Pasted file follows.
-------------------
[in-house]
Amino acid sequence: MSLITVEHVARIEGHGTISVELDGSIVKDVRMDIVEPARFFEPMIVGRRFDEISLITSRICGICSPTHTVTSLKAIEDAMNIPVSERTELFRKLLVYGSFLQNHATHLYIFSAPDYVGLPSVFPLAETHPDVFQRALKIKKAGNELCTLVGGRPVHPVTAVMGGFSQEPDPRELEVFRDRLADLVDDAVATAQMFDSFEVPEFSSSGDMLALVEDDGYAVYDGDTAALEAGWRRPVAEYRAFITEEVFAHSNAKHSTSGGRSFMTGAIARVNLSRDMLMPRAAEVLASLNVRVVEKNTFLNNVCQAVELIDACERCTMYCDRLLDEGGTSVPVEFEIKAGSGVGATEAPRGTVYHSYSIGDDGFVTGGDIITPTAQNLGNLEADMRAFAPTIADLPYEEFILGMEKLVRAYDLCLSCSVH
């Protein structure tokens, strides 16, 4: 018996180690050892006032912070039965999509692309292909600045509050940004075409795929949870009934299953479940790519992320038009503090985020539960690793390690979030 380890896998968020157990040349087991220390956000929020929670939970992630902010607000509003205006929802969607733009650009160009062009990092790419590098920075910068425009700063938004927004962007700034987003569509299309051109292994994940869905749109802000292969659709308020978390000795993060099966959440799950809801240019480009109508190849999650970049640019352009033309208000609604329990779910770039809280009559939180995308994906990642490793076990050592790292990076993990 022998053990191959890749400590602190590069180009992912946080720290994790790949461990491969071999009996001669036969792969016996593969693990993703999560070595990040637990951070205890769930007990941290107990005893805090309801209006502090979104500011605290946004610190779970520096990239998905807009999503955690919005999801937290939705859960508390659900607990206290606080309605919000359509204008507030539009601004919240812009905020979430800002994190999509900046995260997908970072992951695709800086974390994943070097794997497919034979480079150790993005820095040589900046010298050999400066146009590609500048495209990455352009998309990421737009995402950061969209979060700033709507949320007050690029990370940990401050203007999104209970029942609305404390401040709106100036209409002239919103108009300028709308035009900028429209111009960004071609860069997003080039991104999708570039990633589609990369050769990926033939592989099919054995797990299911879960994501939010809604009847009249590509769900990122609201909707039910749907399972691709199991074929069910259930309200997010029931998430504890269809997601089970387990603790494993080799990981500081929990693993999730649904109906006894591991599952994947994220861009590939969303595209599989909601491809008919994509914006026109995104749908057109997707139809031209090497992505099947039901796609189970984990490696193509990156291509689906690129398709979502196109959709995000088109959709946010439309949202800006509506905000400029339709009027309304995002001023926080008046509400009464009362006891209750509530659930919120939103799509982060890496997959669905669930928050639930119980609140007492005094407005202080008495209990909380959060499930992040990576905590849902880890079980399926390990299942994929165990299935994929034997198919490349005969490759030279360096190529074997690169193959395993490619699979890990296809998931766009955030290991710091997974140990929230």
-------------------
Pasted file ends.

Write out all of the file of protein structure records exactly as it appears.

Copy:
[in-house]
Amino acid sequence: MSLITVEHVARIEGHGTISVELDGSIVKDVRMDIVEPARFFEPMIVGRRFDEISLITSRICGICSPTHTVTSLKAIEDAMNIPVSERTELFRKLLVYGSFLQNHATHLYIFSAPDYVGLPSVFPLAETHPDVFQRALKIKKAGNELCTLVGGRPVHPVTAVMGGFSQEPDPRELEVFRDRLADLVDDAVATAQMFDSFEVPEFSSSGDMLALVEDDGYAVYDGDTAALEAGWRRPVAEYRAFITEEVFAHSNAKHSTSGGRSFMTGAIARVNLSRDMLMPRAAEVLASLNVRVVEKNTFLNNVCQAVELIDACERCTMYCDRLLDEGGTSVPVEFEIKAGSGVGATEAPRGTVYHSYSIGDDGFVTGGDIITPTAQNLGNLEADMRAFAPTIADLPYEEFILGMEKLVRAYDLCLSCSVH
């Protein structure tokens, strides 16, 4: 018996180690050892006032912070039965999509692309292909600045509050940004075409795929949870009934299953479940790519992320038009503090985020539960690793390690979030 380890896998968020157990040349087991220390956000929020929670939970992630902010607000509003205006929802969607733009650009160009062009990092790419590098920075910068425009700063938004927004962007700034987003569509299309051109292994994940869905749109802000292969659709308020978390000795993060099966959440799950809801240019480009109508190849999650970049640019352009033309208000609604329990779910770039809280009559939180995308994906990642490793076990050592790292990076993990 022998053990191959890749400590602190590069180009992912946080720290994790790949461990491969071999009996001669036969792969016996593969693990993703999560070595990040637990951070205890769930007990941290107990005893805090309801209006502090979104500011605290946004610190779970520096990239998905807009999503955690919005999801937290939705859960508390659900607990206290606080309605919000359509204008507030539009601004919240812009905020979430800002994190999509900046995260997908970072992951695709800086974390994943070097794997497919034979480079150790993005820095040589900046010298050999400066146009590609500048495209990455352009998309990421737009995402950061969209979060700033709507949320007050690029990370940990401050203007999104209970029942609305404390401040709106100036209409002239919103108009300028709308035009900028429209111009960004071609860069997003080039991104999708570039990633589609990369050769990926033939592989099919054995797990299911879960994501939010809604009847009249590509769900990122609201909707039910749907399972691709199991074929069910259930309200997010029931998430504890269809997601089970387990603790494993080799990981500081929990693993999730649904109906006894591991599952994947994220861009590939969303595209599989909601491809008919994509914006026109995104749908057109997707139809031209090497992505099947039901796609189970984990490696193509990156291509689906690129398709979502196109959709995000088109959709946010439309949202800006509506905000400029339709009027309304995002001023926080008046509400009464009362006891209750509530659930919120939103799509982060890496997959669905669930928050639930119980609140007492005094407005202080008495209990909380959060499930992040990576905590849902880890079980399926390990299942994929165990299935994929034997198919490349005969490759030279360096190529074997690169193959395993490619699979890990296809998931766009955030290991710091997974140990929230």